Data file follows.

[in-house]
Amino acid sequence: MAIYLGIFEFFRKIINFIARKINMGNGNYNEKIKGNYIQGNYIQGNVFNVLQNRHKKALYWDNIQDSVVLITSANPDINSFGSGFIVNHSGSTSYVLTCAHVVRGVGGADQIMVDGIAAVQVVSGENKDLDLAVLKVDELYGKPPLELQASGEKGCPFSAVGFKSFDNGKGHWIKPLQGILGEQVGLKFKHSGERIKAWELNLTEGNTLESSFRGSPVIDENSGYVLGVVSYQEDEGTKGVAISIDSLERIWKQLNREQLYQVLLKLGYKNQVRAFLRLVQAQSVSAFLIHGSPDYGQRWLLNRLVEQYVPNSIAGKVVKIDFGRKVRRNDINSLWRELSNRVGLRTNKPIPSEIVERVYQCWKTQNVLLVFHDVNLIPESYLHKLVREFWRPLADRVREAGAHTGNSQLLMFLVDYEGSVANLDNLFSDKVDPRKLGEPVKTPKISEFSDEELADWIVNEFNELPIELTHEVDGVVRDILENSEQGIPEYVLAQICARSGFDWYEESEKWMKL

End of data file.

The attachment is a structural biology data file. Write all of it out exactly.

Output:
[in-house]
Amino acid sequence: MAIYLGIFEFFRKIINFIARKINMGNGNYNEKIKGNYIQGNYIQGNVFNVLQNRHKKALYWDNIQDSVVLITSANPDINSFGSGFIVNHSGSTSYVLTCAHVVRGVGGADQIMVDGIAAVQVVSGENKDLDLAVLKVDELYGKPPLELQASGEKGCPFSAVGFKSFDNGKGHWIKPLQGILGEQVGLKFKHSGERIKAWELNLTEGNTLESSFRGSPVIDENSGYVLGVVSYQEDEGTKGVAISIDSLERIWKQLNREQLYQVLLKLGYKNQVRAFLRLVQAQSVSAFLIHGSPDYGQRWLLNRLVEQYVPNSIAGKVVKIDFGRKVRRNDINSLWRELSNRVGLRTNKPIPSEIVERVYQCWKTQNVLLVFHDVNLIPESYLHKLVREFWRPLADRVREAGAHTGNSQLLMFLVDYEGSVANLDNLFSDKVDPRKLGEPVKTPKISEFSDEELADWIVNEFNELPIELTHEVDGVVRDILENSEQGIPEYVLAQICARSGFDWYEESEKWMKL